• That is a magnificent specimen.

  • You did see where I said that the house was as close to the neighborhood’s history as a MANSION could get. I get that you’re demanding that all mansions today look like all mansions used to – namely like something located somewhere else. But, to use your phrase, “Get real.” That won’t happen, because taste isn’t that limited. Complexity is part of the definition of sophistication.

    As for whether this would “go over well,” it has gone over very well, featuring on home tours and being celebrated for its design. It has already sold once at a premium with pretty much that look. It’s going to sell again at an even higher price.

  • Much like doctors should not diagnose and heal themselves, architects should not design and build their own homes, emotions and desires take over and reason and good planning goes out the triple pane UV coataed Argon filled copper clad window.

  • Because good design is marketable… Look at any corporations advertising campaigns.

  • Lord, this is a first!–I agree with commomsense –and you’d put a tin roof on a Georgian! or Tudor!–philistine!–and very few houses in River Osks look like this!–tin roofs look appropriate on houses like this or maybe certain mid century moderns–and hmmm, let’s see how quickly this tin roof monster sales–let’s all just move on and agree to disagree —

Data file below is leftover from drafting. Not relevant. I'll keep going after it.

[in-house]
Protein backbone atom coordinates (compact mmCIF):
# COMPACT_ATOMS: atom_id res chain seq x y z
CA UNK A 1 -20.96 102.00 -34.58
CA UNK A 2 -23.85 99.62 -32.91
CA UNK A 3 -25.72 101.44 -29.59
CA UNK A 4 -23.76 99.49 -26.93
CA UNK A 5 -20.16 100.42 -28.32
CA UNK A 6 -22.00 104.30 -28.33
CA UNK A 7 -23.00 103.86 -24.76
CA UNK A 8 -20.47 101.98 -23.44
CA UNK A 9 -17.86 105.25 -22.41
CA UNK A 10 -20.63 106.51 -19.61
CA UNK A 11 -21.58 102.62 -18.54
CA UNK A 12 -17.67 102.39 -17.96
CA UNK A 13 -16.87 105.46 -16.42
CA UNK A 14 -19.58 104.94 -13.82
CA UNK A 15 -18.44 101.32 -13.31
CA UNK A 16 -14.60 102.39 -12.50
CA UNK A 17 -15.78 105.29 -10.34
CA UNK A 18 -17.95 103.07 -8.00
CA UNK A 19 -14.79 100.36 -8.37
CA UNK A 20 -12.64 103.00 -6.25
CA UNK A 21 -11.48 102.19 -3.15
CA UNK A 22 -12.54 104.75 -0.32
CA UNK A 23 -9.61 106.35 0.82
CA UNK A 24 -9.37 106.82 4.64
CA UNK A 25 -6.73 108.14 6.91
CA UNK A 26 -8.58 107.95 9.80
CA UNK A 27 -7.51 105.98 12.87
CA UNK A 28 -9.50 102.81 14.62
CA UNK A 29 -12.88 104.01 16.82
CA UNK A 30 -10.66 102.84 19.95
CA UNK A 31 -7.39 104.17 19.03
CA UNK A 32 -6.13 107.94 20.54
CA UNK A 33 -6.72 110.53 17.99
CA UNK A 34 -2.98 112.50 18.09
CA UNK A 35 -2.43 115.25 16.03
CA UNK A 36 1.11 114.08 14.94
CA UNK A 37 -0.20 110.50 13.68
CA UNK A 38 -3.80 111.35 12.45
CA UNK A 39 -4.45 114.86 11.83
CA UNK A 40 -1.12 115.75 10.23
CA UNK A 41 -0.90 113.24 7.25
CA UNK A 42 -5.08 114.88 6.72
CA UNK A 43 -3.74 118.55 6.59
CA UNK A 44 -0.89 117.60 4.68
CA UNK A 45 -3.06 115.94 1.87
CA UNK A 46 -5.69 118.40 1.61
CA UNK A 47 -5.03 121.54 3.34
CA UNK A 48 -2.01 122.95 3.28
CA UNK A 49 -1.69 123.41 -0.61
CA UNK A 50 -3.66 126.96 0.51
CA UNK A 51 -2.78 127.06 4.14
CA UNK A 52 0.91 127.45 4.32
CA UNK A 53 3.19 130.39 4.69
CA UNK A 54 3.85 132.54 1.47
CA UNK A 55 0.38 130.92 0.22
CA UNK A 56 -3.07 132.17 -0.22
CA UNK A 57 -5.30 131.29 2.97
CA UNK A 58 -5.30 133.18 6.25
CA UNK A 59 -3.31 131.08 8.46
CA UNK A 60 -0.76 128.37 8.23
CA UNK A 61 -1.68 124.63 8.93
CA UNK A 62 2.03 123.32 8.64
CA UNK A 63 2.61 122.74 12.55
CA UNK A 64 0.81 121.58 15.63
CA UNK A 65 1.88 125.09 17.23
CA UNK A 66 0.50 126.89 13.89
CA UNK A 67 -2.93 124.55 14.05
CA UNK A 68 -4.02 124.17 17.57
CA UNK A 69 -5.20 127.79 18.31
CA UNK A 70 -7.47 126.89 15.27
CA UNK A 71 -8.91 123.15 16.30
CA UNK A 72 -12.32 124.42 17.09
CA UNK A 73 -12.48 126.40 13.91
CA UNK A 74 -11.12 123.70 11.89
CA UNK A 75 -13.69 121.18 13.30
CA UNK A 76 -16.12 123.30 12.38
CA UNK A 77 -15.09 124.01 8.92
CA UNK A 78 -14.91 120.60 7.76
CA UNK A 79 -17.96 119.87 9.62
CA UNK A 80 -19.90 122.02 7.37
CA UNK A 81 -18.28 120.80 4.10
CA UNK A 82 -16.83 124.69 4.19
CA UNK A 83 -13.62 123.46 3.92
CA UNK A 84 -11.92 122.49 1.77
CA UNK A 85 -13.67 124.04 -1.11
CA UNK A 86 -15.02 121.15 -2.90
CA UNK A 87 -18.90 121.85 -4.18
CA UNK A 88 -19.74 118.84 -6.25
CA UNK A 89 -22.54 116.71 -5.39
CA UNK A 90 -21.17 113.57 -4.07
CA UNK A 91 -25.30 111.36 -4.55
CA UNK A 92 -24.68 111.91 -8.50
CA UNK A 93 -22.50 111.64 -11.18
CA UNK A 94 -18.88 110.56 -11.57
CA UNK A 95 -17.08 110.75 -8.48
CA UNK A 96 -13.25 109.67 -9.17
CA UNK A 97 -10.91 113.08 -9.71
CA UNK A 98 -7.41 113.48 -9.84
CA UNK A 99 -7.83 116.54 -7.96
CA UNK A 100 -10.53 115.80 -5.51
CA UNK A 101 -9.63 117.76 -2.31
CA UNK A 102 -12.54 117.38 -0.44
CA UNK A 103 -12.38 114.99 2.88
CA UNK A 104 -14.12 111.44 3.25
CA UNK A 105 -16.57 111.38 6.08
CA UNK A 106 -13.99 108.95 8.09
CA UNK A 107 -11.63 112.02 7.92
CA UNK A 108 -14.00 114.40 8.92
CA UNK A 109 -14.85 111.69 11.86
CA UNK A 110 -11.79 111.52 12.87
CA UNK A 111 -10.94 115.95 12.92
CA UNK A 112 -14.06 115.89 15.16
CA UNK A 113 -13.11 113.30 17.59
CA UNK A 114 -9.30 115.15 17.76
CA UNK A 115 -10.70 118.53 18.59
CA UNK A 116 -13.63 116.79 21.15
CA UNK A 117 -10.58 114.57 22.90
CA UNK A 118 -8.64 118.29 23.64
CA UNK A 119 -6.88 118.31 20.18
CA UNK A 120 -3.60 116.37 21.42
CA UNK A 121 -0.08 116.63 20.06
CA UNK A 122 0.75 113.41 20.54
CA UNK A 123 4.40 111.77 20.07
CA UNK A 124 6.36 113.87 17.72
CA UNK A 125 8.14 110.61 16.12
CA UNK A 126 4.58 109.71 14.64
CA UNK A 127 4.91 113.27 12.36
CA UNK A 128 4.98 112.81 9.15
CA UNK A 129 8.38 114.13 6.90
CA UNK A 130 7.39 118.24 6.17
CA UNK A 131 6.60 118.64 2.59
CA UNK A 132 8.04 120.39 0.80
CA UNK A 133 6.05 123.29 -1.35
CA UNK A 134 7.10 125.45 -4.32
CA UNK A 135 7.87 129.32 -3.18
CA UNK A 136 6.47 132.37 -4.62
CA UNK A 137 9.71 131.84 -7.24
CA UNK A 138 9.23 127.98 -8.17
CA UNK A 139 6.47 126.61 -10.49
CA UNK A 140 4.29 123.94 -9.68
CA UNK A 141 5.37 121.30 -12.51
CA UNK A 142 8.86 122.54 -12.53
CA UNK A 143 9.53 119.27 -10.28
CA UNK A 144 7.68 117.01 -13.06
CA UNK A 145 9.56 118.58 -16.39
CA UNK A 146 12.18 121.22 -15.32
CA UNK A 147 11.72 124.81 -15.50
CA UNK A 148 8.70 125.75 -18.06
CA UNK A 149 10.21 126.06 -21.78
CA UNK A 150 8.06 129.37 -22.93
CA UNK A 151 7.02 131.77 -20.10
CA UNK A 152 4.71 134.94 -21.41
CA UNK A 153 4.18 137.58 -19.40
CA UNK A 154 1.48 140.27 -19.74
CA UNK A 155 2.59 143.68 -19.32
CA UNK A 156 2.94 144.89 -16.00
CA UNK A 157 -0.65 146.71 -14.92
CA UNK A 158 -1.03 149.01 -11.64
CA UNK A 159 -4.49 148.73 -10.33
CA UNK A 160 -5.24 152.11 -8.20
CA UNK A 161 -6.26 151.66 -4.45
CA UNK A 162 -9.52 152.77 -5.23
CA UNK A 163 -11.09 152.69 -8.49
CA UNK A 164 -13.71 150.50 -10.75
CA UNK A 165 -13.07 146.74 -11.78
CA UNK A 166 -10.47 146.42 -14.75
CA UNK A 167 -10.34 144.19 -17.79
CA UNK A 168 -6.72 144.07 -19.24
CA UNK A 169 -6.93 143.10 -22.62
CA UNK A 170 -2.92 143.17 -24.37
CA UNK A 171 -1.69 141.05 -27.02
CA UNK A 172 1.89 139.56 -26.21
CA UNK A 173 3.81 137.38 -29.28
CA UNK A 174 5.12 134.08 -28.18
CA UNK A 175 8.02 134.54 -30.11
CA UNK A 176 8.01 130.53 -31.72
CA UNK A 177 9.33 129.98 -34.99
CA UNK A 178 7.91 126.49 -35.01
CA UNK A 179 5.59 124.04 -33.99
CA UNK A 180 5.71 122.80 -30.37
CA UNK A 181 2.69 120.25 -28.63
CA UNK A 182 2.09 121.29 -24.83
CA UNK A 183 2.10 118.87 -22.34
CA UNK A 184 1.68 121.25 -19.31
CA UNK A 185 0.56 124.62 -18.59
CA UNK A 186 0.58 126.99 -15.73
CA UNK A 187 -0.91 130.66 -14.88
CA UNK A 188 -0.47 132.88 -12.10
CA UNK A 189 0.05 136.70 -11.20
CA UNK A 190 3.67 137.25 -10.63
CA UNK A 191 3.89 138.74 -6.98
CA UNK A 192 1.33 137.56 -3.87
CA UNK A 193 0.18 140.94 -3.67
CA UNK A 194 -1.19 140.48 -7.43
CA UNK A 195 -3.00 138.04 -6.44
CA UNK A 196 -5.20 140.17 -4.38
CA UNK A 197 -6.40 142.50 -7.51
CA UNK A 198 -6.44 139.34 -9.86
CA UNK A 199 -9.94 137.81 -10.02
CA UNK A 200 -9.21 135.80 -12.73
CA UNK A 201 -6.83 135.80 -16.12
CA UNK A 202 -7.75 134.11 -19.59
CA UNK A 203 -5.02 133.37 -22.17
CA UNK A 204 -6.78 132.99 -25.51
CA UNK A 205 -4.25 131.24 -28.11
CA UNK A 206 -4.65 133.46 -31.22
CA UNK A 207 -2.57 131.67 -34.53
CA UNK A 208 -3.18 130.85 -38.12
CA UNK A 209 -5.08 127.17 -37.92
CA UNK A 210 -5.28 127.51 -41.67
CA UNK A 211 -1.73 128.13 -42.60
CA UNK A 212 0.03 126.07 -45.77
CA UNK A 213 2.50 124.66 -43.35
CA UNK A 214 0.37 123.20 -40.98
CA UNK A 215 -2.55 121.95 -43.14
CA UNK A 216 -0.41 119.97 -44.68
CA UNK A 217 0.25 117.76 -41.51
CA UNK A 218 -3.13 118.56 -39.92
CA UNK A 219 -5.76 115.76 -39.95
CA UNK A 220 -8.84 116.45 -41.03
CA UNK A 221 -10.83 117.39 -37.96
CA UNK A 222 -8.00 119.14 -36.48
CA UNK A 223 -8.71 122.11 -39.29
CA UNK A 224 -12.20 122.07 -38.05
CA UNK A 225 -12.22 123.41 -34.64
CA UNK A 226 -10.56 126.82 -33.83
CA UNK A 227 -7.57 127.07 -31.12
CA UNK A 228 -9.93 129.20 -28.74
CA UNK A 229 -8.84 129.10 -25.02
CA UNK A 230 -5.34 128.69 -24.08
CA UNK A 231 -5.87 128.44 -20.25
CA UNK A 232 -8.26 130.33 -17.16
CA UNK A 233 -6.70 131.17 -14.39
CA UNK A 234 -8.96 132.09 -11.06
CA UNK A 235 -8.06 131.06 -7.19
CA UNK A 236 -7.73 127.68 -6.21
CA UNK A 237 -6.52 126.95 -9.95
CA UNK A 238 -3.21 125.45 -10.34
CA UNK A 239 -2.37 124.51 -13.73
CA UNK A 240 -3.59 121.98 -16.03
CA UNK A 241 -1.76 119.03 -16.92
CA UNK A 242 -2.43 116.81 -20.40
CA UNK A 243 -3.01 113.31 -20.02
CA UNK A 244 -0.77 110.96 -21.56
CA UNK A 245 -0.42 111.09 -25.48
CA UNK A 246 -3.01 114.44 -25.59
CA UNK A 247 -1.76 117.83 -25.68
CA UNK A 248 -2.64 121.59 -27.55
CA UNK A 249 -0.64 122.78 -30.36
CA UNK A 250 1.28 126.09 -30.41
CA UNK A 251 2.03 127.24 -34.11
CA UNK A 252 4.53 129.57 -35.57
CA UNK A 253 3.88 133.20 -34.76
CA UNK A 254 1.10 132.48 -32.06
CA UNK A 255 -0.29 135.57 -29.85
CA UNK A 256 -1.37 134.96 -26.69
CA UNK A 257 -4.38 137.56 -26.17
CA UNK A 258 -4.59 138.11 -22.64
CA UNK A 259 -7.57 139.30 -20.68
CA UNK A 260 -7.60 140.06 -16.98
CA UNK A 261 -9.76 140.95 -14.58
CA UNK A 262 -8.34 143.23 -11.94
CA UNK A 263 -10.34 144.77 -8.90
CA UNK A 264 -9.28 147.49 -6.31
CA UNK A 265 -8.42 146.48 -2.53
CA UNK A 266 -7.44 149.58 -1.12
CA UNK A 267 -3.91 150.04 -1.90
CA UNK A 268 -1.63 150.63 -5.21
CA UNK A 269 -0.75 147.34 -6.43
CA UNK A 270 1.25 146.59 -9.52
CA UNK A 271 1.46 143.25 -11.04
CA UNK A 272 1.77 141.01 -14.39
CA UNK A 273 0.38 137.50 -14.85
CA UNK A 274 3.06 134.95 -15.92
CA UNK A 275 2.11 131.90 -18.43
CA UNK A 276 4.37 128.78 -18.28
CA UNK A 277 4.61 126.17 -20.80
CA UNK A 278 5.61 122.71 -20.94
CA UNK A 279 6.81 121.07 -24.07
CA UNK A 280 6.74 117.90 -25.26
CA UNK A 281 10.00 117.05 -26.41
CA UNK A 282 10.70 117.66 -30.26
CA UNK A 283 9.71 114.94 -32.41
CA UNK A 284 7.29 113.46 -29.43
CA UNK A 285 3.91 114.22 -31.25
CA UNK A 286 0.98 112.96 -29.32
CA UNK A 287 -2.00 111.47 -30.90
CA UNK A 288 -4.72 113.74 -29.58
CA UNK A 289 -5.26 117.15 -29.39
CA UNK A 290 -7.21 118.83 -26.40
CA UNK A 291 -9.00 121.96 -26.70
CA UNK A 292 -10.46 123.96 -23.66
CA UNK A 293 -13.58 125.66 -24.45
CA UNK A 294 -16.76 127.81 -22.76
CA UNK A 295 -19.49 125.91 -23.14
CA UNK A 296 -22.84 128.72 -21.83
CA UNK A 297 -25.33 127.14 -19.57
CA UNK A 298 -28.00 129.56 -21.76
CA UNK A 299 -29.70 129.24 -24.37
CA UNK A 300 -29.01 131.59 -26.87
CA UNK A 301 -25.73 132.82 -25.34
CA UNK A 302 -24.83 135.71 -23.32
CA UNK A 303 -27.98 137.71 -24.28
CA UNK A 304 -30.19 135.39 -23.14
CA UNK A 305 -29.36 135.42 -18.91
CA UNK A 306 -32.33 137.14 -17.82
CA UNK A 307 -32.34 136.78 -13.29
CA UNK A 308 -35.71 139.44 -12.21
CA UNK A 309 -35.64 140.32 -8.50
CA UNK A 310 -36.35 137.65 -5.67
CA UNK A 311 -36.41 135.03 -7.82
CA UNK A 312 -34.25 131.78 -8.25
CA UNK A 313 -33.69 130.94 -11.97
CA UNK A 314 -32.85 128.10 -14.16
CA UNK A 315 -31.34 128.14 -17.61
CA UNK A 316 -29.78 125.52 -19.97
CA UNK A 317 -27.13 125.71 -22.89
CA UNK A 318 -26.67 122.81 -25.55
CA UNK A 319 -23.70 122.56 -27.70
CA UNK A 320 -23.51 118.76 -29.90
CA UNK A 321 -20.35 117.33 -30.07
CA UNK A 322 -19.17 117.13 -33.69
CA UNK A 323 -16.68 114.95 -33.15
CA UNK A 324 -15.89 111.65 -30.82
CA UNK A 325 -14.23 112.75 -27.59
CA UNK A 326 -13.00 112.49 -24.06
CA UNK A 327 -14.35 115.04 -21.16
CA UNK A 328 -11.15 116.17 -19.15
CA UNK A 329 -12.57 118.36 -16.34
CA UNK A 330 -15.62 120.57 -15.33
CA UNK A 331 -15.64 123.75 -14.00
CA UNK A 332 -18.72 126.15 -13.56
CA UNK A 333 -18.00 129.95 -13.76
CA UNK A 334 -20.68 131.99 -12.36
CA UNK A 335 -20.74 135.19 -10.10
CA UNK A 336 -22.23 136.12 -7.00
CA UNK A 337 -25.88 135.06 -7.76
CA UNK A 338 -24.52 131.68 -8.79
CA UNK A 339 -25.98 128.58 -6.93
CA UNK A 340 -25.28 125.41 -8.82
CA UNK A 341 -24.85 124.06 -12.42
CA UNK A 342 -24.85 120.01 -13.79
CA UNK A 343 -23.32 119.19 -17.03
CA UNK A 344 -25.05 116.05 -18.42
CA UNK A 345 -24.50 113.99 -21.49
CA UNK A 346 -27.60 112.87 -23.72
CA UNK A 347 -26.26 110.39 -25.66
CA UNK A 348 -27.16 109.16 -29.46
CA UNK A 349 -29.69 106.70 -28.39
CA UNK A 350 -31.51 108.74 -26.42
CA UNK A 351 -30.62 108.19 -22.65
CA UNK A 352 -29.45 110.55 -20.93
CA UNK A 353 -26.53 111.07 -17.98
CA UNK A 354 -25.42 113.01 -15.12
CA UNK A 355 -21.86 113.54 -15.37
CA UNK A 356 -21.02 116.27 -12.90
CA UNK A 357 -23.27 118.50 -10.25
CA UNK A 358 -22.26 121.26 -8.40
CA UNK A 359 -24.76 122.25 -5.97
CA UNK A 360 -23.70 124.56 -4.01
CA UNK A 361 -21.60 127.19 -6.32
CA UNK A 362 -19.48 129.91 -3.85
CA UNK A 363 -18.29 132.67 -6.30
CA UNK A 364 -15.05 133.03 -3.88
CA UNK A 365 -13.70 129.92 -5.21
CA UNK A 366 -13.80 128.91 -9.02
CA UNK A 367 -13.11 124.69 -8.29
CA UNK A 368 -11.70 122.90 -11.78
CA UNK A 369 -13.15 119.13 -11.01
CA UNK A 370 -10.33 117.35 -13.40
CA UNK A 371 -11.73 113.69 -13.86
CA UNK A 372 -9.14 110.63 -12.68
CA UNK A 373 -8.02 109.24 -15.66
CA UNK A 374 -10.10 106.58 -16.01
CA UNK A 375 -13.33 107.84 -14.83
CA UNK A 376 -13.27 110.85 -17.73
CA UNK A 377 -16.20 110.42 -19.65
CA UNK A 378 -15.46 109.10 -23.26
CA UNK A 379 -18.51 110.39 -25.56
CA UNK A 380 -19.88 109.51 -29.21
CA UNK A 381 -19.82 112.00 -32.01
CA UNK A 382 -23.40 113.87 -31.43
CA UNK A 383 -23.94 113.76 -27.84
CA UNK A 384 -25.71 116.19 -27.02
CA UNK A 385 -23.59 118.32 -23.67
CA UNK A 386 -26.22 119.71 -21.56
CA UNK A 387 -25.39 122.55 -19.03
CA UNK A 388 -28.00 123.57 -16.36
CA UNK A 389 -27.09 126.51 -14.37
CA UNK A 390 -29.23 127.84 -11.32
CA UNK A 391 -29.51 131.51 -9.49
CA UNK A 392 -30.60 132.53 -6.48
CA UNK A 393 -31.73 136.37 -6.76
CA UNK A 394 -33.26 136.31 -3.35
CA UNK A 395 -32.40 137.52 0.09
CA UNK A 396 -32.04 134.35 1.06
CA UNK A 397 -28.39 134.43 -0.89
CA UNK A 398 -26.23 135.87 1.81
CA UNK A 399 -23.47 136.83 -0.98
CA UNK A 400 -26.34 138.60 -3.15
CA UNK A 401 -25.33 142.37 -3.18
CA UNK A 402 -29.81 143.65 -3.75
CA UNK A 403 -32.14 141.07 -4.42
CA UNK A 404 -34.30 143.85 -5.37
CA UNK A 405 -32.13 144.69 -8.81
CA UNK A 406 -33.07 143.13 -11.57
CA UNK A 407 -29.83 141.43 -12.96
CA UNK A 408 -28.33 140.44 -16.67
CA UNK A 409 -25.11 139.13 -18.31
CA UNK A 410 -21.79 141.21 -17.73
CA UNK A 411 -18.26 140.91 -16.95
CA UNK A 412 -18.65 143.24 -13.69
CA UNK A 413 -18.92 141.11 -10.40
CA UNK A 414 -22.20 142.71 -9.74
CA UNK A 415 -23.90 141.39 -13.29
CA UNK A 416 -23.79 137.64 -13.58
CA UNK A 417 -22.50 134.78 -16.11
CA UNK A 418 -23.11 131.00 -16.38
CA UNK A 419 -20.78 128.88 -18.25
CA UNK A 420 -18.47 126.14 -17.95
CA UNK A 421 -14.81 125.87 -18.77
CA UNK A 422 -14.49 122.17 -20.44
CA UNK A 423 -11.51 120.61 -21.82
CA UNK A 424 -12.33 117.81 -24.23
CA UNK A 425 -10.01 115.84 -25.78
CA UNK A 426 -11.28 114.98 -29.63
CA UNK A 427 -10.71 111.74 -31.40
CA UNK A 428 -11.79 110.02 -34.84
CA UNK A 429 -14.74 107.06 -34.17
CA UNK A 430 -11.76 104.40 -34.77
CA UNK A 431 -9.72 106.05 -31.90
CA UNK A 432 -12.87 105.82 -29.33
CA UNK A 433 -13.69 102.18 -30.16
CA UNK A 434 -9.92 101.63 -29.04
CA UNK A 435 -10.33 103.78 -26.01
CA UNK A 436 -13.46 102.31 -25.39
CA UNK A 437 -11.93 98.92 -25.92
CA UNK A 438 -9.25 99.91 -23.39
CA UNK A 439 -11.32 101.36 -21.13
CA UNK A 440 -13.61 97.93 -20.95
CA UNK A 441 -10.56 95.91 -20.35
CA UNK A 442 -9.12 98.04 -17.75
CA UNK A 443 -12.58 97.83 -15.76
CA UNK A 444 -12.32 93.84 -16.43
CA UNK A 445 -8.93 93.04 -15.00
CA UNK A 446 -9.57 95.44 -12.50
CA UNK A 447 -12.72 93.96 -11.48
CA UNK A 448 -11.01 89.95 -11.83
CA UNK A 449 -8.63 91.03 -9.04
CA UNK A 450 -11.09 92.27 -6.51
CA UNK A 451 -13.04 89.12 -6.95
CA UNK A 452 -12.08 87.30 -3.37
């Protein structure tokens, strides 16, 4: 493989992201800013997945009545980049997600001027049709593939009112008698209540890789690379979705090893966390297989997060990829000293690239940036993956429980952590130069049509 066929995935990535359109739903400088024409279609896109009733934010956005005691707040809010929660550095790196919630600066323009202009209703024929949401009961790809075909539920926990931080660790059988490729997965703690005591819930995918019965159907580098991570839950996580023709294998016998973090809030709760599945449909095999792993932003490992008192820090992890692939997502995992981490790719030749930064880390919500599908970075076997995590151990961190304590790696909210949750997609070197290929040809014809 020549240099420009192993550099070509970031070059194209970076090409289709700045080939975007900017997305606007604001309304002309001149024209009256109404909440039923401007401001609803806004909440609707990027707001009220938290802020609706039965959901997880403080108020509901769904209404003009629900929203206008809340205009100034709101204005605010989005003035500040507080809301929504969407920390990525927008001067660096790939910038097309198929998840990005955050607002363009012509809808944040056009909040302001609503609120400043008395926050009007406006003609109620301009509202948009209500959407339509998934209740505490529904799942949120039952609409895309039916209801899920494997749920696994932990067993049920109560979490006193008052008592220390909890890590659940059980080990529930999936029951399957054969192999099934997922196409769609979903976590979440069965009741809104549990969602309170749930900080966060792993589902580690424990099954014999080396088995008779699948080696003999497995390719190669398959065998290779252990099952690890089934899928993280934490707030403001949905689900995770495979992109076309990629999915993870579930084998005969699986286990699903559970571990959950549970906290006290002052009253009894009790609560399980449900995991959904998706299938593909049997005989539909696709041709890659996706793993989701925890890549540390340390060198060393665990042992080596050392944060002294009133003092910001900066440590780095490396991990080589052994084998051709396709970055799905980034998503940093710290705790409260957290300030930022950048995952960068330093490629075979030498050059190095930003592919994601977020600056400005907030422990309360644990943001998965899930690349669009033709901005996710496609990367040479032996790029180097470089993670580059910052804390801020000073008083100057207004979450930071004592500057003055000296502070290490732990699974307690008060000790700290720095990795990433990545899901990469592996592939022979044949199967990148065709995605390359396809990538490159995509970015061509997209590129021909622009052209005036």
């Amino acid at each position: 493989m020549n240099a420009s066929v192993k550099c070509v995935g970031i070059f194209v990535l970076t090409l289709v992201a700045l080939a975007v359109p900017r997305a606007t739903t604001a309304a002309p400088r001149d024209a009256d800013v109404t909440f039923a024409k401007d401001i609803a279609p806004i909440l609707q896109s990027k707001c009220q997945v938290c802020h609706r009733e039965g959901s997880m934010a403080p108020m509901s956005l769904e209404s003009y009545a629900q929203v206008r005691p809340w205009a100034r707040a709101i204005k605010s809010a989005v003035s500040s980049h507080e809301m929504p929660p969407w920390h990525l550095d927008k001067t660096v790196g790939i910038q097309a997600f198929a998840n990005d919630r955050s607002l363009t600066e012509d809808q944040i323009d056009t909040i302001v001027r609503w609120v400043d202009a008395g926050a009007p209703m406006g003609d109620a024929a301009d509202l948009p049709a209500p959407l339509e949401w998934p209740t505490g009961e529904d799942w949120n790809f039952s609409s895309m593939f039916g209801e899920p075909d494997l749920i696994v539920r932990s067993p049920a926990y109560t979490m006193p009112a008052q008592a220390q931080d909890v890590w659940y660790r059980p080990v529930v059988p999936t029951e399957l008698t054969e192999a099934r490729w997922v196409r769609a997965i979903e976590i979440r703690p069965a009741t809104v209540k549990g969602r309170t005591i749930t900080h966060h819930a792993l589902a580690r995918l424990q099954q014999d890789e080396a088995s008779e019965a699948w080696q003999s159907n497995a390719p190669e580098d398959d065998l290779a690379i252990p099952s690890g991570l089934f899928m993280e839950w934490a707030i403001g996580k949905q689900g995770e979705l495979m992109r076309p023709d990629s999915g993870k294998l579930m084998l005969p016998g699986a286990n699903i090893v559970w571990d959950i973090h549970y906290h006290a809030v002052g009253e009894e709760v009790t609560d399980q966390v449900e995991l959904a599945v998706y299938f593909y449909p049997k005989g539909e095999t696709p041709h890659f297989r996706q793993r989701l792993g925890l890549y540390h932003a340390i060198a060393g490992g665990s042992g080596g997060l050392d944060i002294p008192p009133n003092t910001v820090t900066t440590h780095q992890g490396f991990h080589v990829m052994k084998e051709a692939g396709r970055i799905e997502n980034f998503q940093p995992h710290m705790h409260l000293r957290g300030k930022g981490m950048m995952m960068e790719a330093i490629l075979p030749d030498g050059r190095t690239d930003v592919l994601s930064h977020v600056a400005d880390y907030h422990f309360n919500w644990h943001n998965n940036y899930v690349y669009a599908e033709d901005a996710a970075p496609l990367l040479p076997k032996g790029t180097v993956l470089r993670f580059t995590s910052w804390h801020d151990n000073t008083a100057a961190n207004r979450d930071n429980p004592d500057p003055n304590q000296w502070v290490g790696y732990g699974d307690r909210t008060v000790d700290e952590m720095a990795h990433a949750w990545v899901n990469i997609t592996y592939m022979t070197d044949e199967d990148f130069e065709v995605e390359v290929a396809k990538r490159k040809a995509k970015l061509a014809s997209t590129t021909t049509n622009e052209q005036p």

• Oh Jay, please –nobody with a brain invests over a million dollars and doesn’t care if it will ever sell. Give me a break. I have no clue whose house you’ve seen in River Oaks, but I can assure you the vast majority are elegantly appointed and in a vernacular that the select few who are rich enough to afford them will appreciate –pick up this months Architectural Digest for a perfect example

  • look at Google maps — the house next to this one dwarfs it. they are building some huge places over there.

  • trolled so hard

  • Well, it’s official: Everything Shannon hates, I really like.
    I grew up in Bellaire and this house is a thousand times more attractive than the ridiculous “Arabian Nights meets the Vatican” themed house that recently replaced my old childhood home nearby.
    Also, geographically we’re a lot closer to the hill country than we are to either Italy or England. Just sayin.

  • Go to and look up houses over $1m in 77019. In my opinion, the top 9 most expensive homes are either garish (Del Monte) or boring (Bunny Williams yawnfest on Willowick). As I said earlier, money does not necessarily equal or buy taste. A sea of panelling, beige furniture and draperies for days. There is no edge in any of these houses nor is there anything who is exposed to the design community hasn’t seen before.